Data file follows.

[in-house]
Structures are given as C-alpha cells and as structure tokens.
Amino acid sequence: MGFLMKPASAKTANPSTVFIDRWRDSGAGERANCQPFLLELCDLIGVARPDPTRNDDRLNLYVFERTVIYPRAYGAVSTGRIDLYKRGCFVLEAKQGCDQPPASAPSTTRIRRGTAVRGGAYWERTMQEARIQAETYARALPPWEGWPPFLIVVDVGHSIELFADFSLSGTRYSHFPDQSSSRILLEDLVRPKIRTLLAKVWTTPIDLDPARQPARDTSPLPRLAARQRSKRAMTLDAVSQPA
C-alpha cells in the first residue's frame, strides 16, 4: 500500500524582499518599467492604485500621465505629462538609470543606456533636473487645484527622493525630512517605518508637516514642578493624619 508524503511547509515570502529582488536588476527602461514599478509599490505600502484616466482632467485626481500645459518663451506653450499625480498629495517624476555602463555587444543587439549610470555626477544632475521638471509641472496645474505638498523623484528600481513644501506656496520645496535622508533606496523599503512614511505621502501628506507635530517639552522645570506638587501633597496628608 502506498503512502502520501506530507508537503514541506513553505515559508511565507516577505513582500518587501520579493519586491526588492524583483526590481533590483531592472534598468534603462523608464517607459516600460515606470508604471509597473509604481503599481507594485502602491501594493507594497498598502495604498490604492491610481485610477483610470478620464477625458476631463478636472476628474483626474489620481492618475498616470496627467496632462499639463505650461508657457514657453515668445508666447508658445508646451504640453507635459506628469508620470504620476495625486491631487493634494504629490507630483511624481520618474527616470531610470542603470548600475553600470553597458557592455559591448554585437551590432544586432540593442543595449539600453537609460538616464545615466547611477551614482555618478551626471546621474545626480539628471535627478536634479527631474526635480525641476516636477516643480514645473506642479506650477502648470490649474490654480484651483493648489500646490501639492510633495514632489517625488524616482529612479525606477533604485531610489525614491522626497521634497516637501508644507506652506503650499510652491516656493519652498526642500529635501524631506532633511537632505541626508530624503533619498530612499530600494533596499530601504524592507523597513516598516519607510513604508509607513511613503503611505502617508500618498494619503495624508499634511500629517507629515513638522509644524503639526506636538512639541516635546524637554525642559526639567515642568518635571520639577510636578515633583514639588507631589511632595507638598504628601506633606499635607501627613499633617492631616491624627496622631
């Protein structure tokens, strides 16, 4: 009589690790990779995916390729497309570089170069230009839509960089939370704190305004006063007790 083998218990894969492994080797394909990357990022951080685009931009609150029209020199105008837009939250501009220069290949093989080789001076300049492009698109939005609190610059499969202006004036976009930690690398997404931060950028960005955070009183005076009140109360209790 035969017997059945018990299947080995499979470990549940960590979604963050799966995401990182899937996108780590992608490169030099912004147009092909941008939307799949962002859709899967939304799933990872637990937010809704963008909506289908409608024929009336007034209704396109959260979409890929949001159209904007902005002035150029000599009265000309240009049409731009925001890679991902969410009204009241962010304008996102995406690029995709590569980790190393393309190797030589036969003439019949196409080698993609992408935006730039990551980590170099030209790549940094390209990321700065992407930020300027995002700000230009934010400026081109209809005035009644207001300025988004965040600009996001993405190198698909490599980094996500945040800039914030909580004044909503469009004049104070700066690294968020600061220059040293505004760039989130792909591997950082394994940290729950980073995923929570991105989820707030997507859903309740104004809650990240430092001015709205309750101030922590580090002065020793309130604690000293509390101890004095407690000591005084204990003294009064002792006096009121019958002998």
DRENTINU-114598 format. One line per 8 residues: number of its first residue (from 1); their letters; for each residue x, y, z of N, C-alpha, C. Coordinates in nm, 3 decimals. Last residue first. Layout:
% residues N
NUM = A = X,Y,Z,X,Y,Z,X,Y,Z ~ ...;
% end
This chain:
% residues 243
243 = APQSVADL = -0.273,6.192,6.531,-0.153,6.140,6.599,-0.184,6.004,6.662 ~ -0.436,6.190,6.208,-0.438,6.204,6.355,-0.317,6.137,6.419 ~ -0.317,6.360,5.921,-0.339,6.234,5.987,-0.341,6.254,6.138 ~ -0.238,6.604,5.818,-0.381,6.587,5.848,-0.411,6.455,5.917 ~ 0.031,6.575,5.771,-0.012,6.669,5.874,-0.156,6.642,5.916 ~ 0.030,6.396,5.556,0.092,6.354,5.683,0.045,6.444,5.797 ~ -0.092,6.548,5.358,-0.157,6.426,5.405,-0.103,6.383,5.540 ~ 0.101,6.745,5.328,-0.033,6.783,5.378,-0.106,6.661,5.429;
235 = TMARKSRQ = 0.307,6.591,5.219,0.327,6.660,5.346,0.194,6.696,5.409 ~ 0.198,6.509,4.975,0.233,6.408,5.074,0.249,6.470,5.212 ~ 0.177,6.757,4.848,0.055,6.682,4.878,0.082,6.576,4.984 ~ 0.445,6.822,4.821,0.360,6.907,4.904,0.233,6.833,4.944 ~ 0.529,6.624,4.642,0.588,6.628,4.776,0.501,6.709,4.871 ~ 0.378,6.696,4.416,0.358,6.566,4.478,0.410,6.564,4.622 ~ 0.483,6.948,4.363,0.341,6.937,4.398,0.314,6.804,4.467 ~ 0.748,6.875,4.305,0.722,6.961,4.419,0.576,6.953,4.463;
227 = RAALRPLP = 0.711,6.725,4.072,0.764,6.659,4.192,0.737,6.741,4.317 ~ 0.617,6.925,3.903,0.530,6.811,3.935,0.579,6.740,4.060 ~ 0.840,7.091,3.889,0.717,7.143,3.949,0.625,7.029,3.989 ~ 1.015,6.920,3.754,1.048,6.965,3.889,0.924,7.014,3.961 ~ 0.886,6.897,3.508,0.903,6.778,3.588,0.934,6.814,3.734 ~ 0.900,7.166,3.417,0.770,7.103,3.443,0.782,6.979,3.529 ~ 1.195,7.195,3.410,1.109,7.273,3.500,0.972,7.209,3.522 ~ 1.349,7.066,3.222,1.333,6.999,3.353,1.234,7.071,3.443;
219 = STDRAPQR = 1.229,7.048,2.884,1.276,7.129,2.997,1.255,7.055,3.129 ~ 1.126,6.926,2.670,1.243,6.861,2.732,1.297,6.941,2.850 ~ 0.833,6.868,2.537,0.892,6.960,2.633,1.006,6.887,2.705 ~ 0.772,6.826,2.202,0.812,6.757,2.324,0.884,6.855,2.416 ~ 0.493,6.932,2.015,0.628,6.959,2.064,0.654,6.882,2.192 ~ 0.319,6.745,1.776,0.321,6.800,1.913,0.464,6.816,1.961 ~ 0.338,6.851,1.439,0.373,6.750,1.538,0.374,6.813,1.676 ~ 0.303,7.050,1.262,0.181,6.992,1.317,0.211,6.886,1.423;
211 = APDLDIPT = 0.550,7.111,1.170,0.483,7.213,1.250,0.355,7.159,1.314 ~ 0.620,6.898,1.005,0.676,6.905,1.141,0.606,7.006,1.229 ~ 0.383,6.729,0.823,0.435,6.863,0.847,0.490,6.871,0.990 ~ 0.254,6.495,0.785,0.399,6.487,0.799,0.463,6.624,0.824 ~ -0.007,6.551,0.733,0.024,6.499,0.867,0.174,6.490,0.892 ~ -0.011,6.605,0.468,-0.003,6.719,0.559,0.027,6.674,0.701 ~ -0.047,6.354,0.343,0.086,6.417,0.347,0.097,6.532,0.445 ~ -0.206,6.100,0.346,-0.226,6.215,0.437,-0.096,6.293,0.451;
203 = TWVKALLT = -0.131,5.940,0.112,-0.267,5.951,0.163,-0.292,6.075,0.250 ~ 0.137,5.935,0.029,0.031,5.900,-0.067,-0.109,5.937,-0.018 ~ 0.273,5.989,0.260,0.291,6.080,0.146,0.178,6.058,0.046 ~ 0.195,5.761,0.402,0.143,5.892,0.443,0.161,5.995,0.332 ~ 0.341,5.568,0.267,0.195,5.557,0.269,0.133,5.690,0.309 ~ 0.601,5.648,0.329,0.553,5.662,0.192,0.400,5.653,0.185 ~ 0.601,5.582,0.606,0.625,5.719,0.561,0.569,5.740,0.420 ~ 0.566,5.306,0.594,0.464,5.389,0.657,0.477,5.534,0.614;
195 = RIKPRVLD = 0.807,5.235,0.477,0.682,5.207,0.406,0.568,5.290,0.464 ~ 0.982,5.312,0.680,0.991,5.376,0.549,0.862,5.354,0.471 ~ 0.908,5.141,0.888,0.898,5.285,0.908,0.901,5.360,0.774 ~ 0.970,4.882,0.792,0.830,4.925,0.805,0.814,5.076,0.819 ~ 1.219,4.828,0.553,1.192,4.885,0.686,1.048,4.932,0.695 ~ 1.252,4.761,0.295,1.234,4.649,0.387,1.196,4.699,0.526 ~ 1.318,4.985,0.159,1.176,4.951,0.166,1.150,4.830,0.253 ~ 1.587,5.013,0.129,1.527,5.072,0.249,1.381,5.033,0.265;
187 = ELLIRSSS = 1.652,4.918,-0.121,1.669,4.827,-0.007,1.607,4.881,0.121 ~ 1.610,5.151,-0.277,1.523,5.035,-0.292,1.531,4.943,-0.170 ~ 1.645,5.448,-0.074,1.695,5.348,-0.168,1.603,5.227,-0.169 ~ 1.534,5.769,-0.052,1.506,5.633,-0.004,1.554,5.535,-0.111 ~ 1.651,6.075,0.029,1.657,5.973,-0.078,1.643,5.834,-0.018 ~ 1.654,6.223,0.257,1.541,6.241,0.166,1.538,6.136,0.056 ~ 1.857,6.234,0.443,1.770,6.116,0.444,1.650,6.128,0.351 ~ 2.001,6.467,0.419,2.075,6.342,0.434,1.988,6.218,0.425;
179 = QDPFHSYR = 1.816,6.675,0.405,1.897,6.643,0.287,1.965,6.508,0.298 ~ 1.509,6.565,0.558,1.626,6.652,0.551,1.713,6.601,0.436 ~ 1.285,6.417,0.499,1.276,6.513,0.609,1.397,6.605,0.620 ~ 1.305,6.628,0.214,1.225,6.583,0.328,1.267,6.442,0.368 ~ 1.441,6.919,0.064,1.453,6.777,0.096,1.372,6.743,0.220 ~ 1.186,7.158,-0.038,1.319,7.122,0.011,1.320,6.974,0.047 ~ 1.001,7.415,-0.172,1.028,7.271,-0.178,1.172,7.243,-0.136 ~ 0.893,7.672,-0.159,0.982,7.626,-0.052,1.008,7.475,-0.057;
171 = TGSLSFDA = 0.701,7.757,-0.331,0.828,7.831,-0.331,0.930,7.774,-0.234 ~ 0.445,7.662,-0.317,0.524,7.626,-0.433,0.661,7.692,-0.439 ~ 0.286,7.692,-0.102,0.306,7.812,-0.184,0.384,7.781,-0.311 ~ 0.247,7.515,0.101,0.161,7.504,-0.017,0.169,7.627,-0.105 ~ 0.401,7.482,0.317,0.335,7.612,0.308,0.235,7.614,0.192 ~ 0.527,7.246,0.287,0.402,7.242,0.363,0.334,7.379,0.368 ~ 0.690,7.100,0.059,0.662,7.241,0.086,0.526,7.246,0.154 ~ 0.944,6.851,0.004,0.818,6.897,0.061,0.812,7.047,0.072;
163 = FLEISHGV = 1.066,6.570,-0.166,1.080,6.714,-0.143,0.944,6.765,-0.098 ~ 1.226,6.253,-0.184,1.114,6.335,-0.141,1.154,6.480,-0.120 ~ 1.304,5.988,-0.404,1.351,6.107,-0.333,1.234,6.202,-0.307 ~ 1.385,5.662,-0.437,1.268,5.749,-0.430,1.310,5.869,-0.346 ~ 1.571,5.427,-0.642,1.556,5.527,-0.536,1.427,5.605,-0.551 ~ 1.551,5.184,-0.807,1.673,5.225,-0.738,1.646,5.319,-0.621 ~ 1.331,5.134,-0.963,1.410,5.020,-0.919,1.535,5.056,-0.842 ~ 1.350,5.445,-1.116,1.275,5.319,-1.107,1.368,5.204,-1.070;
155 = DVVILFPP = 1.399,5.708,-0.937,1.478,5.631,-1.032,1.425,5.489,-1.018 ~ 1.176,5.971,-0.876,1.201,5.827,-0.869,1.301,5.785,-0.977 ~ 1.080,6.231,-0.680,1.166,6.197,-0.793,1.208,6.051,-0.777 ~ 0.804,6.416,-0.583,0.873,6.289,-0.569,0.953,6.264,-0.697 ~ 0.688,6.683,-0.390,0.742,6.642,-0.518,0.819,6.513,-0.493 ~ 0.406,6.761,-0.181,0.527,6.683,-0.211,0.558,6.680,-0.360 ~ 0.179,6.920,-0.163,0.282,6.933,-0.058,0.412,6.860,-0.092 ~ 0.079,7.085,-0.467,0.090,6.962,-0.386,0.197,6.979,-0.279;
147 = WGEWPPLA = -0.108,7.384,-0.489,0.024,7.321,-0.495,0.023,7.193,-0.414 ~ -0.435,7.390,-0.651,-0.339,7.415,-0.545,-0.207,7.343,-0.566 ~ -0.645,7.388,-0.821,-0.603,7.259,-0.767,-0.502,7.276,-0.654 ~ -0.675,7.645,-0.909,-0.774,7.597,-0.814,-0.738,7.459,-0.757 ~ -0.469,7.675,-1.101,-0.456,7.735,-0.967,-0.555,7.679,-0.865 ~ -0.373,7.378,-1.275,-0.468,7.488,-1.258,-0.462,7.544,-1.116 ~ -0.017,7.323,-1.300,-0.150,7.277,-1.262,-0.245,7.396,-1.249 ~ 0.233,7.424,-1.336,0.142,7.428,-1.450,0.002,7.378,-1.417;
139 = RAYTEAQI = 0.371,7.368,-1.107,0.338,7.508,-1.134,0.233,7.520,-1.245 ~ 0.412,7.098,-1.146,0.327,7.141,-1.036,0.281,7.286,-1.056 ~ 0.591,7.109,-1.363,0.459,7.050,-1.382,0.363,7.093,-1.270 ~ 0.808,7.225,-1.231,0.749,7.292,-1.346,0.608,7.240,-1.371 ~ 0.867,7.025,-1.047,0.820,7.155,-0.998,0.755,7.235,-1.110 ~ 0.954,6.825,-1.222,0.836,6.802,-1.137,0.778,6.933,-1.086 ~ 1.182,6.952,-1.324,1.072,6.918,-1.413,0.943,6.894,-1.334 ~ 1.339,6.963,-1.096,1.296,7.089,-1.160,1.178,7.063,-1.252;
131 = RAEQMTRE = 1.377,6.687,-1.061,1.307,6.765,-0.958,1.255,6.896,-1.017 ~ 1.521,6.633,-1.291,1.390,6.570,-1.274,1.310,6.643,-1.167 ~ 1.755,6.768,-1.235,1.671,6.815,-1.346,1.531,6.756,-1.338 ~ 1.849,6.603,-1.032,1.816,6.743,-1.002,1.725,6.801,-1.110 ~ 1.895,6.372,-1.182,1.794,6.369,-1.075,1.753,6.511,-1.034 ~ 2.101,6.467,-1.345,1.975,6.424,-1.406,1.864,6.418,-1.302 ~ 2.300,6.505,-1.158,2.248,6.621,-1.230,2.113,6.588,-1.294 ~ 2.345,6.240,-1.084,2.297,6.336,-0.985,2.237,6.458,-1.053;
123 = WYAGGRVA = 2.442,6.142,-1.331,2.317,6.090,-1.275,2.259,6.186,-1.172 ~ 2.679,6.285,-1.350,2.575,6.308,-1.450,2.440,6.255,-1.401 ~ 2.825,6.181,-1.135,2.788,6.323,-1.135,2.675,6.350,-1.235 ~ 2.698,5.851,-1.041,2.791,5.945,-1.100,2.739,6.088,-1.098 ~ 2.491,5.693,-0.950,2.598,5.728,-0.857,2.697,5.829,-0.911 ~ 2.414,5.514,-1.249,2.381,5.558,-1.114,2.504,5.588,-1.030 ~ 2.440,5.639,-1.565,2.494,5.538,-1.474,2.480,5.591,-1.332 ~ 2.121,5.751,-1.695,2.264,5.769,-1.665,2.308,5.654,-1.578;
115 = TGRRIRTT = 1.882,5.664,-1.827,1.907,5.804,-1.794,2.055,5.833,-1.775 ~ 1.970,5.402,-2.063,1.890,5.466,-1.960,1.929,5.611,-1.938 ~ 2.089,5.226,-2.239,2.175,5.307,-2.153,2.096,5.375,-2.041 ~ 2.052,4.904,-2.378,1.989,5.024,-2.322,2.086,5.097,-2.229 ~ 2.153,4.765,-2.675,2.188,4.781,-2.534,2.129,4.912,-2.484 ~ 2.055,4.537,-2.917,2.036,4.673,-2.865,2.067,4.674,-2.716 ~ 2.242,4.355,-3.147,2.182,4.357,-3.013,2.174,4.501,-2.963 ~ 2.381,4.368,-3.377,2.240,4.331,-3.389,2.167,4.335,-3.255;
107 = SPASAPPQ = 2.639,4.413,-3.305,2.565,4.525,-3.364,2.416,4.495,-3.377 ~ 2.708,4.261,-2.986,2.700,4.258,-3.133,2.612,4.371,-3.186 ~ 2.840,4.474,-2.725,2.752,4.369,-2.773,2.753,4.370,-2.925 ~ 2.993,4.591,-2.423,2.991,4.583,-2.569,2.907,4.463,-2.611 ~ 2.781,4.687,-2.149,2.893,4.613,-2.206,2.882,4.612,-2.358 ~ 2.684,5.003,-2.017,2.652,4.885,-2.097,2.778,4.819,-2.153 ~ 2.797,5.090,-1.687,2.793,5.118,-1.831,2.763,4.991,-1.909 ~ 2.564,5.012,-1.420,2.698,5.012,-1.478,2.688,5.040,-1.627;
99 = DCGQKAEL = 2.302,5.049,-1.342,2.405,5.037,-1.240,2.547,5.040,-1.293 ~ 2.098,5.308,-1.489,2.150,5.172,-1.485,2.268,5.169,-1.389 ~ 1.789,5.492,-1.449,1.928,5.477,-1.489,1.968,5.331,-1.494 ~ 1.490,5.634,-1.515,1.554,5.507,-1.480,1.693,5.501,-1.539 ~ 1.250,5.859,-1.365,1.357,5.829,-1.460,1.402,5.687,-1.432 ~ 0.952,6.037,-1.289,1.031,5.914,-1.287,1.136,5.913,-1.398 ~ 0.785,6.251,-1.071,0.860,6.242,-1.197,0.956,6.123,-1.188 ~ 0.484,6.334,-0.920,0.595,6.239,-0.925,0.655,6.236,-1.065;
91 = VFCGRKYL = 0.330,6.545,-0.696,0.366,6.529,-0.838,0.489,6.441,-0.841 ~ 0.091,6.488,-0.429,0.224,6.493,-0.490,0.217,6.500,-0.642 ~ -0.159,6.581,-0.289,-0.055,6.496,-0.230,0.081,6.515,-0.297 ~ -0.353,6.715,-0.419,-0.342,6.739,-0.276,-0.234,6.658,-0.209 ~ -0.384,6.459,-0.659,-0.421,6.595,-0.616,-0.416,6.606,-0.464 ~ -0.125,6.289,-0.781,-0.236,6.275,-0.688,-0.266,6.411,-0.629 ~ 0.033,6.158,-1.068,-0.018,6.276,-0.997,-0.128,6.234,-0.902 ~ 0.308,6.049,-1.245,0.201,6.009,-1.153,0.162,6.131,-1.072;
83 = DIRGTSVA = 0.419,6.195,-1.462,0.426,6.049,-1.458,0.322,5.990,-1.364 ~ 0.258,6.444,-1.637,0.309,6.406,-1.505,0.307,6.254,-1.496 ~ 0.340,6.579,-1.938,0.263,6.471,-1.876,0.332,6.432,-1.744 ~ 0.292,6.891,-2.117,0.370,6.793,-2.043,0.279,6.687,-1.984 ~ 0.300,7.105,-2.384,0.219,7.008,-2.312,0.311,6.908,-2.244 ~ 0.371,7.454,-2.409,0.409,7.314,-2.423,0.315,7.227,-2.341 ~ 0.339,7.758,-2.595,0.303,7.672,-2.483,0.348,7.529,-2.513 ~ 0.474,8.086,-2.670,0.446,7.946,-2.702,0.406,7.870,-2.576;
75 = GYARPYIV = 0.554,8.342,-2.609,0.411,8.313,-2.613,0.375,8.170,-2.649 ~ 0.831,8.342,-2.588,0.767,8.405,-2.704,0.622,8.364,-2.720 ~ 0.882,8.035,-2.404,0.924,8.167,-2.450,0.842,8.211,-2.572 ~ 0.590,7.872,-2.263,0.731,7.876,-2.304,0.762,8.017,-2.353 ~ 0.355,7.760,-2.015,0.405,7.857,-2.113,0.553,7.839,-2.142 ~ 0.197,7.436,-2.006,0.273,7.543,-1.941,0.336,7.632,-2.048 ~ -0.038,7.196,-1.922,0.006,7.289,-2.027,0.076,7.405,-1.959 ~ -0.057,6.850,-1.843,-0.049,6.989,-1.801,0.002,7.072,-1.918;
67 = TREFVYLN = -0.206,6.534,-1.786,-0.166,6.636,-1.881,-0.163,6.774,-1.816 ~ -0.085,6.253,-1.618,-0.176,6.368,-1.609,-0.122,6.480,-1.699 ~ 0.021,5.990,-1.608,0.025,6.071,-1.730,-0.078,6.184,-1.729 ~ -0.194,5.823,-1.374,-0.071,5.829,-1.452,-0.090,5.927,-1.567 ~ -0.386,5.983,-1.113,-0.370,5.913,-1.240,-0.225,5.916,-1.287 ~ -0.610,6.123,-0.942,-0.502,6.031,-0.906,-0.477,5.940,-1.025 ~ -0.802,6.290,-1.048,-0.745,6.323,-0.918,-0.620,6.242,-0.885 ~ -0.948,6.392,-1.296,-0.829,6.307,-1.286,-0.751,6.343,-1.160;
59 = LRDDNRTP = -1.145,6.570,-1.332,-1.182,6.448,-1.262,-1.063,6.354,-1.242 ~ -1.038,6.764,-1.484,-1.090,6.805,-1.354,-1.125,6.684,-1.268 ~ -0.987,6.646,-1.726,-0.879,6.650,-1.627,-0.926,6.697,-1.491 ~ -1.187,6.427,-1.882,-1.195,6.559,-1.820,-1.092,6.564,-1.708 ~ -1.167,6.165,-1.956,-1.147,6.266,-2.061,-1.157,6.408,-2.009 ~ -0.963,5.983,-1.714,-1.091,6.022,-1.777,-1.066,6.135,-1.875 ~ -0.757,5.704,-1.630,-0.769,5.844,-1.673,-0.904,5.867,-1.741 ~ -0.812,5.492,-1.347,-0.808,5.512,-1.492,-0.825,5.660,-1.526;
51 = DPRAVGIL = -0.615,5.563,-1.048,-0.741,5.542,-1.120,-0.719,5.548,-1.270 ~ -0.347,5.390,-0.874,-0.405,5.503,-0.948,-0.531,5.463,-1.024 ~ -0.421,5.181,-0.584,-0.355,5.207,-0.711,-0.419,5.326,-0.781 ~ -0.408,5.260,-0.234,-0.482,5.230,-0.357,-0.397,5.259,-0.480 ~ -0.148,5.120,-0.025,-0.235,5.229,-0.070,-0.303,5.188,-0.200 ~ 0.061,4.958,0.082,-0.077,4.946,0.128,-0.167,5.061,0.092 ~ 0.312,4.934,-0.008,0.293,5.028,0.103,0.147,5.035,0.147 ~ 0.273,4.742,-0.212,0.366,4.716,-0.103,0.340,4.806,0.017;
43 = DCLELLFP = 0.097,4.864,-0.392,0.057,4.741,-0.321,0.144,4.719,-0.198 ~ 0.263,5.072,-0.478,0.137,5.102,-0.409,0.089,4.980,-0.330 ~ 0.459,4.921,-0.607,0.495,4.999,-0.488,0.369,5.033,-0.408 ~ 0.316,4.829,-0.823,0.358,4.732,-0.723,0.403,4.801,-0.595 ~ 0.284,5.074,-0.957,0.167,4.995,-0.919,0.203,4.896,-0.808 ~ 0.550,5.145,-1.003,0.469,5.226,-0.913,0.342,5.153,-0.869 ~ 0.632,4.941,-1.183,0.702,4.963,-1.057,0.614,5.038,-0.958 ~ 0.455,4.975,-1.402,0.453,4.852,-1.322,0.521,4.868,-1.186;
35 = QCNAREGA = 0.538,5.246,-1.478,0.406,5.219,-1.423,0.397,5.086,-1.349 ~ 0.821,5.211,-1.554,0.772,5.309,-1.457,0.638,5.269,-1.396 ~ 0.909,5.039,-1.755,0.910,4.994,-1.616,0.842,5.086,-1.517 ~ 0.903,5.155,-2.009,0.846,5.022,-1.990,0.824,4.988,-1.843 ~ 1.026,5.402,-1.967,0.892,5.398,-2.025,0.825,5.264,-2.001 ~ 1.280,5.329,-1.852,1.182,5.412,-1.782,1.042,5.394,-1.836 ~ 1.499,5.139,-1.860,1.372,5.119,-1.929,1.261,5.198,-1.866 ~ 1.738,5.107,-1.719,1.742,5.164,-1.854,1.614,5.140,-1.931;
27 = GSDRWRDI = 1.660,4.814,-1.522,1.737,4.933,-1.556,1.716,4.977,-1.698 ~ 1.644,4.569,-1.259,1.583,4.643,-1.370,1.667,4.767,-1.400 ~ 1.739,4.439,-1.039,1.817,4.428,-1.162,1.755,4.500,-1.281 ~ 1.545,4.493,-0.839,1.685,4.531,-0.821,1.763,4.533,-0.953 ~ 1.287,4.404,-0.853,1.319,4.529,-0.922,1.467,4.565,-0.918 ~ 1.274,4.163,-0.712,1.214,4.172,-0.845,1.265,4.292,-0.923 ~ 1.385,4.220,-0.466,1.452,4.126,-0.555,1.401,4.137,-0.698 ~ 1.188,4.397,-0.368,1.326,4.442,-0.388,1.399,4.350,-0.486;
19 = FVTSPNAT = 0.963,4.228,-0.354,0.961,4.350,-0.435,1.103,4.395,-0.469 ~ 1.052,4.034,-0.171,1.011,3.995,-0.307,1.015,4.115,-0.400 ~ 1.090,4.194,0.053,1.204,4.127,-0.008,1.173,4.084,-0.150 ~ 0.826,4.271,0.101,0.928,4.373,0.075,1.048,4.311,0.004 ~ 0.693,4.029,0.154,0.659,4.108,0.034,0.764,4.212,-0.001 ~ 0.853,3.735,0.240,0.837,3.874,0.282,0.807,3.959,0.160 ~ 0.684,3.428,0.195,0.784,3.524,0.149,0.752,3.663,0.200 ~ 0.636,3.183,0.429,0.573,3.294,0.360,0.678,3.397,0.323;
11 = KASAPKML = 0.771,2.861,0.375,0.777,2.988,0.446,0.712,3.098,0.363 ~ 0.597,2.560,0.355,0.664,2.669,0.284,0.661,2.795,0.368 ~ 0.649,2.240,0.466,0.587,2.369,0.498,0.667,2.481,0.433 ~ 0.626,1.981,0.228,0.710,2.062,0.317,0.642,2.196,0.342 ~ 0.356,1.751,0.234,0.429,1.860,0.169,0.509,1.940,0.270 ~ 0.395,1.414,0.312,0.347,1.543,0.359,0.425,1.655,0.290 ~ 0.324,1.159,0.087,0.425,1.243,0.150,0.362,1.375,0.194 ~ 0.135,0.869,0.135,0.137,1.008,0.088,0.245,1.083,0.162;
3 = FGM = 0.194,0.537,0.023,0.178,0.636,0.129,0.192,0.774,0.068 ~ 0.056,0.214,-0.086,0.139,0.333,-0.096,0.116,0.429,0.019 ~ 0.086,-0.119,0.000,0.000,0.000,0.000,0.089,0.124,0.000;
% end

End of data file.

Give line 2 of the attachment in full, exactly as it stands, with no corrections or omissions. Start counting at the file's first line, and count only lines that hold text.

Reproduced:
Structures are given as C-alpha cells and as structure tokens.